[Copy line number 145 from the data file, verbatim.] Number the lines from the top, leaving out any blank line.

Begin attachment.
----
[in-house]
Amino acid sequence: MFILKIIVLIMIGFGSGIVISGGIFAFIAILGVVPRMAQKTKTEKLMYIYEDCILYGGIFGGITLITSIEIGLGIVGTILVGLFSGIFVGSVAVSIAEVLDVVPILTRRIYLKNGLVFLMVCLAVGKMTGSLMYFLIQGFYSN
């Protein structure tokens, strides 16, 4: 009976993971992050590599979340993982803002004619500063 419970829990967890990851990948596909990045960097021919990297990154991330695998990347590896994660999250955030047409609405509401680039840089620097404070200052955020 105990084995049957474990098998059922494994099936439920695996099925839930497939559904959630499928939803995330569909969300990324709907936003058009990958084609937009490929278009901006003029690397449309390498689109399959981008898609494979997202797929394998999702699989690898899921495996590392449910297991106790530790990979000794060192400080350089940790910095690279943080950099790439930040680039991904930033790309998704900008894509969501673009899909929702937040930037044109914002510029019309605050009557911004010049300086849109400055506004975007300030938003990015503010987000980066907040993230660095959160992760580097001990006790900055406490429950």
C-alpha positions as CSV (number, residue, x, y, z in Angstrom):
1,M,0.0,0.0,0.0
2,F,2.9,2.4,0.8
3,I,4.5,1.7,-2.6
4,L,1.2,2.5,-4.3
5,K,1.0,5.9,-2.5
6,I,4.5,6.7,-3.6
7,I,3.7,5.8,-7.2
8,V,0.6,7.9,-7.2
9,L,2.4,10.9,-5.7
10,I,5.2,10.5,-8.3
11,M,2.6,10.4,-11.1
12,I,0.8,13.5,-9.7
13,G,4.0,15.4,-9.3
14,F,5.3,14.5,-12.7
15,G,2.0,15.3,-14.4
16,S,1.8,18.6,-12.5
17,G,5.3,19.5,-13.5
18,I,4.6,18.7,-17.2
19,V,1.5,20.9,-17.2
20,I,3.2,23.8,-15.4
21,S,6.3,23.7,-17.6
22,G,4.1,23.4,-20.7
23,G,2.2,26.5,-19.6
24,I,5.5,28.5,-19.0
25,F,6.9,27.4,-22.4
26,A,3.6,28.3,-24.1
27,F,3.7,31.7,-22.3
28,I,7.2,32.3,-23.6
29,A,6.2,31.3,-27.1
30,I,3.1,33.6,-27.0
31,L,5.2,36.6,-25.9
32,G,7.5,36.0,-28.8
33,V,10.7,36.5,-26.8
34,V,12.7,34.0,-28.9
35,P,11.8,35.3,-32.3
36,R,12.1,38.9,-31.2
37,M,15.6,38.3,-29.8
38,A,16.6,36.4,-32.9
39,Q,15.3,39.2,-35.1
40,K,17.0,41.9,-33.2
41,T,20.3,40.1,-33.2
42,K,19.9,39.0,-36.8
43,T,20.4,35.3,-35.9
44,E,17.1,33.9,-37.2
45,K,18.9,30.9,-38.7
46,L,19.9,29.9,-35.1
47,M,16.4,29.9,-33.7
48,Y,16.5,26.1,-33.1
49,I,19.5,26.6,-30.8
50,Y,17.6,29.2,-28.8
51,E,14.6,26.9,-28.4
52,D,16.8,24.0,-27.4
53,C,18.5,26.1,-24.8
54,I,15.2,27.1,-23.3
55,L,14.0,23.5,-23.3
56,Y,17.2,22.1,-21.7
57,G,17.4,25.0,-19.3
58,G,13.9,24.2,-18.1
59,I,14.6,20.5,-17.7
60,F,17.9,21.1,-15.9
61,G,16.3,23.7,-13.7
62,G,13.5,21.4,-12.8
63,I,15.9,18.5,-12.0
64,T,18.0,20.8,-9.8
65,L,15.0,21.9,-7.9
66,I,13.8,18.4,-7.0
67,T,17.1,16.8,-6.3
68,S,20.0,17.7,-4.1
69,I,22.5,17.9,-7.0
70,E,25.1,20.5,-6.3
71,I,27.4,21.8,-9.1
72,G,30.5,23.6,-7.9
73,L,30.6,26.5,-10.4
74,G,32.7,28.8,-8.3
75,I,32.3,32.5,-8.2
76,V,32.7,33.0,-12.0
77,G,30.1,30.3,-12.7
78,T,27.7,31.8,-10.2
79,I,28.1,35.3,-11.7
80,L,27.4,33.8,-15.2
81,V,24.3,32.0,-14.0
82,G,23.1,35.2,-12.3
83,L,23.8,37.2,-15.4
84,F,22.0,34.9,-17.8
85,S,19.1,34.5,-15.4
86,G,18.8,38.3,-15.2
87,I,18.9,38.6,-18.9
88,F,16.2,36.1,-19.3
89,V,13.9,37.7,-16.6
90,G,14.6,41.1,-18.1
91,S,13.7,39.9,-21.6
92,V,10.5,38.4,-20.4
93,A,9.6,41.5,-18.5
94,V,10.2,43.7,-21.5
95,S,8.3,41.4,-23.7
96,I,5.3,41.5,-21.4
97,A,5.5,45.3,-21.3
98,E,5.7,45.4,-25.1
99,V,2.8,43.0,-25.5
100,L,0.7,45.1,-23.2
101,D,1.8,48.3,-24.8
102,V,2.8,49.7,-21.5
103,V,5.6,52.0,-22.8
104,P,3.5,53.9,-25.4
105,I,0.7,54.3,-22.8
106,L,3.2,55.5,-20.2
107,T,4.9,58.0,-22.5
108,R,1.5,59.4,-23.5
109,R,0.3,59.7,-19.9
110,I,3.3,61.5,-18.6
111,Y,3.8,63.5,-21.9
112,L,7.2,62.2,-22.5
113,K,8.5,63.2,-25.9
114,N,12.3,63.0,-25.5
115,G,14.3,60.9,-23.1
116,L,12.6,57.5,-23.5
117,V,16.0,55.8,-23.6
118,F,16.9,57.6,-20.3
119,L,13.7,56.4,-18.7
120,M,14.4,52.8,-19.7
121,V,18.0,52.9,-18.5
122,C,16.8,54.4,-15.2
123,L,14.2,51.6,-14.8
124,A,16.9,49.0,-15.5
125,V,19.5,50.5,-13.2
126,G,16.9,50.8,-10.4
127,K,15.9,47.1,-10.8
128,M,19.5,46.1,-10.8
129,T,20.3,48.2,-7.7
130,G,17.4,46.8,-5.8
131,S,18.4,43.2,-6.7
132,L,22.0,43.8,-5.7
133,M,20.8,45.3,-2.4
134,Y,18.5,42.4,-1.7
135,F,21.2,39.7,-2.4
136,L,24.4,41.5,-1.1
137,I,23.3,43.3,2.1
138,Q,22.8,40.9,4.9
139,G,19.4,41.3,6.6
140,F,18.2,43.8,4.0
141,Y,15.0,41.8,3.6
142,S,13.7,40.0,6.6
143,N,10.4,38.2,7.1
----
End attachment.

141,Y,15.0,41.8,3.6